Bed bugs have unique characteristics that make it easier to spot them in a hotel room. They leave behind red stains on bed sheets, according to the Environmental Protection Agency, either from being crushed or from leaving behind excrement.
These bugs are small and reddish brown, and they prefer to hide in dark places during the day. The space between your mattress and headboard, for instance, or cracks in furniture, or in the baseboards of the walls.
Here’s the good news: most hotels take the threat of bed bugs very seriously. Personally, I sat through two days of training on the topic at my first job, and then I observed housekeepers being trained to catch signs of bed bugs at the two other hotels I’ve worked at since then. If you have any concerns, talk with the staff at your hotel. They can take a closer look at your room and take action if your suspicions are confirmed.
Prepare for your stay.
Whether you travel a lot or if this is your first trip in a long time, it’s a great idea to spend a few minutes preparing for a great stay.
If you plan to hit the ground running first thing in the morning, Busick suggests ordering your breakfast the night before by using your hotel’s express breakfast menu.
“This will allow you to get your day started quickly so you can maximize your productivity,” he says.
Next, get familiar with your room. You don’t want to find yourself lost in the dark in the middle of the night, which isn’t as absurd as you might think, according to Jim Harness, the General Manager at ACME Hotel Company in Chicago.
“Figure out where the light switches are before you go to bed, as well as the layout of the room. Sounds silly, but if you travel a lot, it’s easy to wake up in the middle of the night and forget what the room layout is—and good luck stumbling around in the dark,” he says.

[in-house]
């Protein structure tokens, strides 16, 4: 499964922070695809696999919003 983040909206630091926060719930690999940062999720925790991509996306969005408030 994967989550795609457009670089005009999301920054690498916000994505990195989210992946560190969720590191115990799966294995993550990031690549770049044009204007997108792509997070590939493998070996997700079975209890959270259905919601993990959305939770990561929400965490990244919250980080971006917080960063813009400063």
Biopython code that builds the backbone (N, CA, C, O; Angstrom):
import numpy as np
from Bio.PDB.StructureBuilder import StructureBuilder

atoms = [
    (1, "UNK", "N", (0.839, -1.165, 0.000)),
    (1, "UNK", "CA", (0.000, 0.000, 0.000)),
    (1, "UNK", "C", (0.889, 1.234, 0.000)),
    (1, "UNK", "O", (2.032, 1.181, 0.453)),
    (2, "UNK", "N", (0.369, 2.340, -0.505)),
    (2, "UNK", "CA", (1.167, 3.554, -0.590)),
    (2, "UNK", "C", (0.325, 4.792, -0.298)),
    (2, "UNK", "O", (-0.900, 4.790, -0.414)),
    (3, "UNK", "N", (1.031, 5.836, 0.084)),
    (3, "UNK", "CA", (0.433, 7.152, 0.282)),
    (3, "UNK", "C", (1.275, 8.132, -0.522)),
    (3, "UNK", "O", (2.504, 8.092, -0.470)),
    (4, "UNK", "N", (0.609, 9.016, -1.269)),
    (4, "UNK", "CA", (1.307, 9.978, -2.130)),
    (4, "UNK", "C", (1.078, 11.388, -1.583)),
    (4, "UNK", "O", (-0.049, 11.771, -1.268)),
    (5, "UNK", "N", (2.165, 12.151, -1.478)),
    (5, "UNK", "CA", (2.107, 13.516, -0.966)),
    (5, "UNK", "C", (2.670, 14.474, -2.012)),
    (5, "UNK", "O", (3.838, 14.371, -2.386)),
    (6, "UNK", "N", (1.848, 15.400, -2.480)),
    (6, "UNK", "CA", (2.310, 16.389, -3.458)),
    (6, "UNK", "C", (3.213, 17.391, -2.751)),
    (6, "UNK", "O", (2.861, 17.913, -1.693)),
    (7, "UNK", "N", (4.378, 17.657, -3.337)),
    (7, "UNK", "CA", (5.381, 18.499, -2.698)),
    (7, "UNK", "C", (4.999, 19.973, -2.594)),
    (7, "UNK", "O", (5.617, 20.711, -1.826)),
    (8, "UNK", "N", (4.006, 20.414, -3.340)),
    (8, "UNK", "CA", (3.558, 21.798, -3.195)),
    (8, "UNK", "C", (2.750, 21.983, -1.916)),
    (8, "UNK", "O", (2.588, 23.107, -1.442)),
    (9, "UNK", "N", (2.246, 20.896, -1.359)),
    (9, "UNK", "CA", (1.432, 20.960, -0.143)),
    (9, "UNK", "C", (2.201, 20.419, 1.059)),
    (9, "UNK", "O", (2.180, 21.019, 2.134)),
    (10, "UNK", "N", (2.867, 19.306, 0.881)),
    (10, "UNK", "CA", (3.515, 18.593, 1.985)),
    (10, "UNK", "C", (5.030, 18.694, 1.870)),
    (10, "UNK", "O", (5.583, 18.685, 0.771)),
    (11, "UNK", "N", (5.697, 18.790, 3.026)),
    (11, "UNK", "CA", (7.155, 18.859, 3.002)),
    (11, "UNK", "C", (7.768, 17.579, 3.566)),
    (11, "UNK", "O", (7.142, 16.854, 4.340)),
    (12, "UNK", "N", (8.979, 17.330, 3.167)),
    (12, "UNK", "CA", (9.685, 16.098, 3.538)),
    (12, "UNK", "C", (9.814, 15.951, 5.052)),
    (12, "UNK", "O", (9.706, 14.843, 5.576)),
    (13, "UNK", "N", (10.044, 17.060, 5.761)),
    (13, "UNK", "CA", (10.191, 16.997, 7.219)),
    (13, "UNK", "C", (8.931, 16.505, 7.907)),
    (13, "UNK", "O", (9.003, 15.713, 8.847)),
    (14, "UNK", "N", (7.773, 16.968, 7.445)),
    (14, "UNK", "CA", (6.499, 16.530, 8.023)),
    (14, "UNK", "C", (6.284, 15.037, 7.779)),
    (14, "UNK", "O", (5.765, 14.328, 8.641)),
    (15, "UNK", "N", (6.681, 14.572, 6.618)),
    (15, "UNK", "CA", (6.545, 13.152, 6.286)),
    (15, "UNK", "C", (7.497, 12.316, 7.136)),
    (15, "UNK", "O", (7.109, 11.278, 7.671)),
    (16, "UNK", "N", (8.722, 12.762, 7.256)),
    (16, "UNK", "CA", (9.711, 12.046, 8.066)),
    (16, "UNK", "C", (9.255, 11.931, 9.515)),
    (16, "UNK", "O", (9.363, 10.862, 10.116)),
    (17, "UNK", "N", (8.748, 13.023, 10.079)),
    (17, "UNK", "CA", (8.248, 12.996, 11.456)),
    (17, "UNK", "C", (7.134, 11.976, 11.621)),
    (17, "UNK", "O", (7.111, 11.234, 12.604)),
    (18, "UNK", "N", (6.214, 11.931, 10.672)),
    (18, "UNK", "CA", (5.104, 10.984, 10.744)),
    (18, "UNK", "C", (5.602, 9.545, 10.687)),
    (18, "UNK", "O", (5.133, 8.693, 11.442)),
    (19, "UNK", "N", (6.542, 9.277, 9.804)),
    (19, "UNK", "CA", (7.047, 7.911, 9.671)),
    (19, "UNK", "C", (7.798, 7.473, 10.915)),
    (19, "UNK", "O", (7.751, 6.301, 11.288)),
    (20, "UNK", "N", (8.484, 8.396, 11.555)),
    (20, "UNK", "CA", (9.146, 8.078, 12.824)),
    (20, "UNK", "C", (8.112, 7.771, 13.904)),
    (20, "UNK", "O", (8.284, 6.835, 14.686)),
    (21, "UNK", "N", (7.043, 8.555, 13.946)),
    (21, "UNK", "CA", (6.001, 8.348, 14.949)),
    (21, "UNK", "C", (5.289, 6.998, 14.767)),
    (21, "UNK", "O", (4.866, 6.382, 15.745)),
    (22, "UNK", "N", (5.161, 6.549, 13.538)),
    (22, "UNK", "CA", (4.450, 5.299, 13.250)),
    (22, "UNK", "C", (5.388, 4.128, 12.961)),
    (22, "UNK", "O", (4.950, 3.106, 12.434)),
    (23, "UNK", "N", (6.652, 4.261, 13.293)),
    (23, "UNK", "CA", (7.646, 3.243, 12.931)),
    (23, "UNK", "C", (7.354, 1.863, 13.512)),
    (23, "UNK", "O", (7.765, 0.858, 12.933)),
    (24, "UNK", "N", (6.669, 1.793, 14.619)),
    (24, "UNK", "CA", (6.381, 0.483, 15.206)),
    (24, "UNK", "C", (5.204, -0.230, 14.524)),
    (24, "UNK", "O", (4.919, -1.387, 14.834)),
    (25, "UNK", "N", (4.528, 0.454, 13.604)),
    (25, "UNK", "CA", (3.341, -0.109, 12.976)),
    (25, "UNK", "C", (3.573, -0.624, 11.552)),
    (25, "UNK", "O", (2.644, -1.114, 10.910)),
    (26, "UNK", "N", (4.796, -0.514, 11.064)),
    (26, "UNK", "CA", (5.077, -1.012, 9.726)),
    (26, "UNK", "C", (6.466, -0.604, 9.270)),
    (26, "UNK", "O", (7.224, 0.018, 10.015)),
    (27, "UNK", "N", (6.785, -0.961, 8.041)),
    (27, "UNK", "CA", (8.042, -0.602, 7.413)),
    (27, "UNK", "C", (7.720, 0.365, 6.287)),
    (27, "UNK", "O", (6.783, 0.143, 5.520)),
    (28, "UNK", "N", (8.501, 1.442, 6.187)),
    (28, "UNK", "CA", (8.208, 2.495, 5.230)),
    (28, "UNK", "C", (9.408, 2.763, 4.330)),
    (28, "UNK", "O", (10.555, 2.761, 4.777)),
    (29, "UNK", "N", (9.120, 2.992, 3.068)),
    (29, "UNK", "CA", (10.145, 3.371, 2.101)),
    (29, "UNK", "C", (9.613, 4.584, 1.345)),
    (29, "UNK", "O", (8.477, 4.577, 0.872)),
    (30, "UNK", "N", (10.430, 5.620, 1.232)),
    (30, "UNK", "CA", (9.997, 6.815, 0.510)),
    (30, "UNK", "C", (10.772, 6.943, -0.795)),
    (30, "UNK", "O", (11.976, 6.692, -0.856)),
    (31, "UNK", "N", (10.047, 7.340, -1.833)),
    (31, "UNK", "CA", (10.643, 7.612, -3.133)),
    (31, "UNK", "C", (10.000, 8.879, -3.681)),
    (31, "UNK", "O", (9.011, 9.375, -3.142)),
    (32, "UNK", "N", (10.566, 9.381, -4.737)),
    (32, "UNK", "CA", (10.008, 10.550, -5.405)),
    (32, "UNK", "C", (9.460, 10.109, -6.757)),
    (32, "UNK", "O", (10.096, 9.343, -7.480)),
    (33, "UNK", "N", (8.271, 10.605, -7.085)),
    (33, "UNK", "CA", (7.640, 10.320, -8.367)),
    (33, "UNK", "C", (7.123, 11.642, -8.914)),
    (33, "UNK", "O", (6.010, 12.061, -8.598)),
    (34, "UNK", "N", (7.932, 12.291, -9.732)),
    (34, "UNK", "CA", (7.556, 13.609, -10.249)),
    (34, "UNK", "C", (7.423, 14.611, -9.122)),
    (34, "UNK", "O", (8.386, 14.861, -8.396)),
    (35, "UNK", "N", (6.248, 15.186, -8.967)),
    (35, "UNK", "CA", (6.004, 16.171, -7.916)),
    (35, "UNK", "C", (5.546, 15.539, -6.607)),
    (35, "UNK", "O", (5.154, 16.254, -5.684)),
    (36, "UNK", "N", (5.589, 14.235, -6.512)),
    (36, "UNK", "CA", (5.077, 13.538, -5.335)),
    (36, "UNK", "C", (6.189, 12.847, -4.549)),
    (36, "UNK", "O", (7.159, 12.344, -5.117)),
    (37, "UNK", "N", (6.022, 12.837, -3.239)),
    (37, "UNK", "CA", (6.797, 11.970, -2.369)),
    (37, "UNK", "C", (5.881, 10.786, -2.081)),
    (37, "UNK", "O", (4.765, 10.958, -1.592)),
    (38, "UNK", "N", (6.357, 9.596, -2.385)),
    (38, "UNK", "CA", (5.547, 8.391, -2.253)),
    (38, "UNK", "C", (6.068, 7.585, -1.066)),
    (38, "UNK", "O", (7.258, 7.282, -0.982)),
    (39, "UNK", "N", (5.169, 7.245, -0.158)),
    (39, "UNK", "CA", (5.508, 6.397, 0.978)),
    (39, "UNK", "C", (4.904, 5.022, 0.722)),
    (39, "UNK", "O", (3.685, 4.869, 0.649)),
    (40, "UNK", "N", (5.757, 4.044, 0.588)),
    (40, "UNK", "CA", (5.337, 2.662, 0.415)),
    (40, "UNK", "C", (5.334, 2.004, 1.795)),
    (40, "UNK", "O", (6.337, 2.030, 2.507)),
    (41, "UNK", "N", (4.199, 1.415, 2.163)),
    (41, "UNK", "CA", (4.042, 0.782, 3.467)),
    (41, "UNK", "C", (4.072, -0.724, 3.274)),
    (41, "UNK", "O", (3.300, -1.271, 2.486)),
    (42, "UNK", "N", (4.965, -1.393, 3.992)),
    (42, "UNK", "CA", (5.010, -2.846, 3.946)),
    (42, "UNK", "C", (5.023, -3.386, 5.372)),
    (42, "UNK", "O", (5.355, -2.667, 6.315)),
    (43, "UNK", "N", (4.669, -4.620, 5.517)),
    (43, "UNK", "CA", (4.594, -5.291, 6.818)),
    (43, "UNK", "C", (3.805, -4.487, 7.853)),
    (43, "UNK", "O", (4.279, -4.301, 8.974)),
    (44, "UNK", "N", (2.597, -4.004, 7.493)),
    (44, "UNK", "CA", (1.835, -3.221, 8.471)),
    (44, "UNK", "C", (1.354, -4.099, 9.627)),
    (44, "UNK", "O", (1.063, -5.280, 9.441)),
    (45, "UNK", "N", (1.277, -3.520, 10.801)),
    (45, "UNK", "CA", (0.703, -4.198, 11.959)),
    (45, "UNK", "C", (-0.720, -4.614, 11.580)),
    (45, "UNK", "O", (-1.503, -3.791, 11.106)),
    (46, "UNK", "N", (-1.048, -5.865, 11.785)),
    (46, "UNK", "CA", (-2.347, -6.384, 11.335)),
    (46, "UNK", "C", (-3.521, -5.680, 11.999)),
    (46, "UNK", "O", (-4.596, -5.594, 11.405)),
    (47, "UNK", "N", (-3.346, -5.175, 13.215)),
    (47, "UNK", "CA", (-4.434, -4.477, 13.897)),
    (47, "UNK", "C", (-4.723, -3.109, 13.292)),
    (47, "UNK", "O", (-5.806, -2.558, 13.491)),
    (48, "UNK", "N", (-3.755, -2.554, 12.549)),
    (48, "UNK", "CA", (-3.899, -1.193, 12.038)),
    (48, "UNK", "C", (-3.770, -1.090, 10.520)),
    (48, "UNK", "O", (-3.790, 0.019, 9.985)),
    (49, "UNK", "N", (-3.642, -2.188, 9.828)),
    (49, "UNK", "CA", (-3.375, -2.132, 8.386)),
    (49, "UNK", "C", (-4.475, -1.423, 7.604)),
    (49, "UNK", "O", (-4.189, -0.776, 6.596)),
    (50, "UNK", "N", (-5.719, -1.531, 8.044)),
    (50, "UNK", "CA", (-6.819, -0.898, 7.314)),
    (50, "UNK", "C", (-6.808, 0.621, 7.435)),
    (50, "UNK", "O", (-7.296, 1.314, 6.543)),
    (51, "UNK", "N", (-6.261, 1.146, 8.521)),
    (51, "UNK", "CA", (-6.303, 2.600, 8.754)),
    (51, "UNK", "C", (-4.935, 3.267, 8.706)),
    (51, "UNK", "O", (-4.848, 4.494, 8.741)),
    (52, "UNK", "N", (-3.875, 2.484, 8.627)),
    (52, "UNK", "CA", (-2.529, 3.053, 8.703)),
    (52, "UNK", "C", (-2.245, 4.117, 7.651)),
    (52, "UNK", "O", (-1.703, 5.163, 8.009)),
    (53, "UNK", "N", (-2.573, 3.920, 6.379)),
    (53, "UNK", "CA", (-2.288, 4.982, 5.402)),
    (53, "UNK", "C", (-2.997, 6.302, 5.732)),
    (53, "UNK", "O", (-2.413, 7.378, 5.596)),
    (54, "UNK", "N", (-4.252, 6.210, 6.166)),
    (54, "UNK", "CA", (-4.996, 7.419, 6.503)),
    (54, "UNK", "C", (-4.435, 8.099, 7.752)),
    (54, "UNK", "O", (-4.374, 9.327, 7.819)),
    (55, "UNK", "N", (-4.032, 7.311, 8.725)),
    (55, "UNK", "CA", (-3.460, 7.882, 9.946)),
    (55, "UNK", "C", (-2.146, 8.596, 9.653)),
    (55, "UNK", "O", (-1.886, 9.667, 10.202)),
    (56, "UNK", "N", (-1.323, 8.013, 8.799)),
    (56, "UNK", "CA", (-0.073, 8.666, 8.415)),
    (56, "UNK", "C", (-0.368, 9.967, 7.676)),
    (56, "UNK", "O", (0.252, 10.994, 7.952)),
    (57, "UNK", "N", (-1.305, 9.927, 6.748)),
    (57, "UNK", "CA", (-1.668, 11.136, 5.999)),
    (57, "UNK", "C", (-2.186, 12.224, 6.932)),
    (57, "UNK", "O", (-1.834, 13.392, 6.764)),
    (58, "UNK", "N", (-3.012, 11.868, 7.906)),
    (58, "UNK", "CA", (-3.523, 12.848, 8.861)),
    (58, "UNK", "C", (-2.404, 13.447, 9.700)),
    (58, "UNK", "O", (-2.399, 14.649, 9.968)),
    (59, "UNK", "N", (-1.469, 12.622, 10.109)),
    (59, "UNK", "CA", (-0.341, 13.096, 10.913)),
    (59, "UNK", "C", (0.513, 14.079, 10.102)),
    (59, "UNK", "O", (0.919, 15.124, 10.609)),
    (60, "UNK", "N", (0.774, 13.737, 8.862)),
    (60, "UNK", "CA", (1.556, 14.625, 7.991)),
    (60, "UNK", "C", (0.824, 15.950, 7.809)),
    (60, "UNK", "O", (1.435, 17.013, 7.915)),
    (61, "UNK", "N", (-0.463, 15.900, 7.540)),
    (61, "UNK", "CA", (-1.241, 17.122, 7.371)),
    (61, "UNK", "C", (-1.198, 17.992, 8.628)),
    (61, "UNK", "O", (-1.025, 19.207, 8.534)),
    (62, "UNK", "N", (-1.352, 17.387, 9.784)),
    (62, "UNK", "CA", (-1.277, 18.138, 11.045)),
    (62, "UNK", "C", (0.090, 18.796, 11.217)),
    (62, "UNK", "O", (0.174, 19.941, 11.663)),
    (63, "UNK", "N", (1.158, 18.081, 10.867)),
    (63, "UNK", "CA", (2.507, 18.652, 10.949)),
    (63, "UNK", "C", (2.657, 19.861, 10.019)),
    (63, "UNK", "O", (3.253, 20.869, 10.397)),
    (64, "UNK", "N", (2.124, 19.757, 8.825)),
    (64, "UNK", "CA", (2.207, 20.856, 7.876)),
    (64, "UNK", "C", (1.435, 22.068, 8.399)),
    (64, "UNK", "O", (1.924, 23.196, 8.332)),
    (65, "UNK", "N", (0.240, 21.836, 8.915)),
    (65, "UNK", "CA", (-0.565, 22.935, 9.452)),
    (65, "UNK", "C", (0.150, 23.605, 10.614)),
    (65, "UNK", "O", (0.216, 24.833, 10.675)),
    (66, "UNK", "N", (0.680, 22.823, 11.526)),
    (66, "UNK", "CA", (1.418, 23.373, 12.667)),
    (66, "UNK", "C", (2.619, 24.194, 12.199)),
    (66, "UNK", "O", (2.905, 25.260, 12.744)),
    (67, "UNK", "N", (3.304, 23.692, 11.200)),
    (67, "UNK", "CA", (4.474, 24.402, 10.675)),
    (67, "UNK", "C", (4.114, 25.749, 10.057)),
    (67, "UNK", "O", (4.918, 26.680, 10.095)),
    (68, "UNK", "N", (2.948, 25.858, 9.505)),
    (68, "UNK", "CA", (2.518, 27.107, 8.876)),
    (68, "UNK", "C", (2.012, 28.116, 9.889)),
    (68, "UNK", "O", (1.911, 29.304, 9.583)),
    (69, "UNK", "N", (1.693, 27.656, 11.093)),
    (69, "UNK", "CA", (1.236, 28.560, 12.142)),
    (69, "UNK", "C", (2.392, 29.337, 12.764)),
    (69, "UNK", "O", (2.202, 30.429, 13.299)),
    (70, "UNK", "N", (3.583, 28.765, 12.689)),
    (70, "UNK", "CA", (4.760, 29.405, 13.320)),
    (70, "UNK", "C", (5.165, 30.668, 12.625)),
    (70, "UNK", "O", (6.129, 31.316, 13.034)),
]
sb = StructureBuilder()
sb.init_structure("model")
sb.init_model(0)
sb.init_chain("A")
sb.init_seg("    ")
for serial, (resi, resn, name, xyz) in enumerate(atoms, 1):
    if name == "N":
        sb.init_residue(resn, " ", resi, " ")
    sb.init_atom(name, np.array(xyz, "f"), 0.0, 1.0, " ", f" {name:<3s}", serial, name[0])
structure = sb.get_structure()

While you’re at it, take inventory of your room. Harness suggests asking for any additional items, like an extra pillow or blanket, right after check in instead of waiting until you’ve returned from a busy night out. In the same vein, Bisesto of TravelPirates suggests double checking the alarm clocks in your room to be certain they’re not still set from the previous guests’ stay.
Don’t forget to prioritize fun, too! Rebecca Lynn, experienced traveler and blogger at Jetset Juliette, suggests checking in with hotel staff about things to do in the area.
“For travelers checking into a hotel room, I recommend checking with the concierge to see if the hotel offers any discounts or deals at nearby attractions or restaurants. I have found more hotels are offering these deals in the past few years—especially in Niagara Falls and Myrtle Beach,” she says.
Although green and non-toxic cleaning products are rising in popularity in the hotel world, the industry still has a long ways to go. If you’re not certain what type of products were used to clean your hotel room, it is a good idea to take extra precautions to limit your exposure to the harsh chemicals present in many industrial cleaning products.
“If you’re able to, open up a window in your hotel room to get fresh air circulating. More often than not, hotels’ cleaning products release toxic chemicals into the air that aren’t good for your health. Stagnant and dirty air can bring on headaches, so let that fresh air in,” suggests Statt.
While you’re at it, don’t forget to fill your ice bucket right away and drink plenty of water throughout your stay.
Getting dehydrated while traveling is a fairly common experience, according to Harness, so keeping your room stocked with ice should be one of your first priorities after checking in.
During my eight years in the hospitality industry, I was always amazed at how many guests would wait to share that there were problems with their rooms until they were leaving. If you’re unhappy with your room, speak up! This will allow the staff members to address the problem and fix it right away.
“Throughout the hotel industry, staff members are coached to empathize with guests and understand their concerns, complaints, and issues,” Busick says. “If a guest’s room doesn’t live up to their expectations, staffers are trained to find out what those particular expectations are, and work with the guest to figure out a solution that is acceptable and preferable.”
In short, the hotel staff’s top priority is for you to have a comfortable stay. If you speak up when your expectations aren’t met, it is much easier for them make changes to make your stay a more enjoyable experience.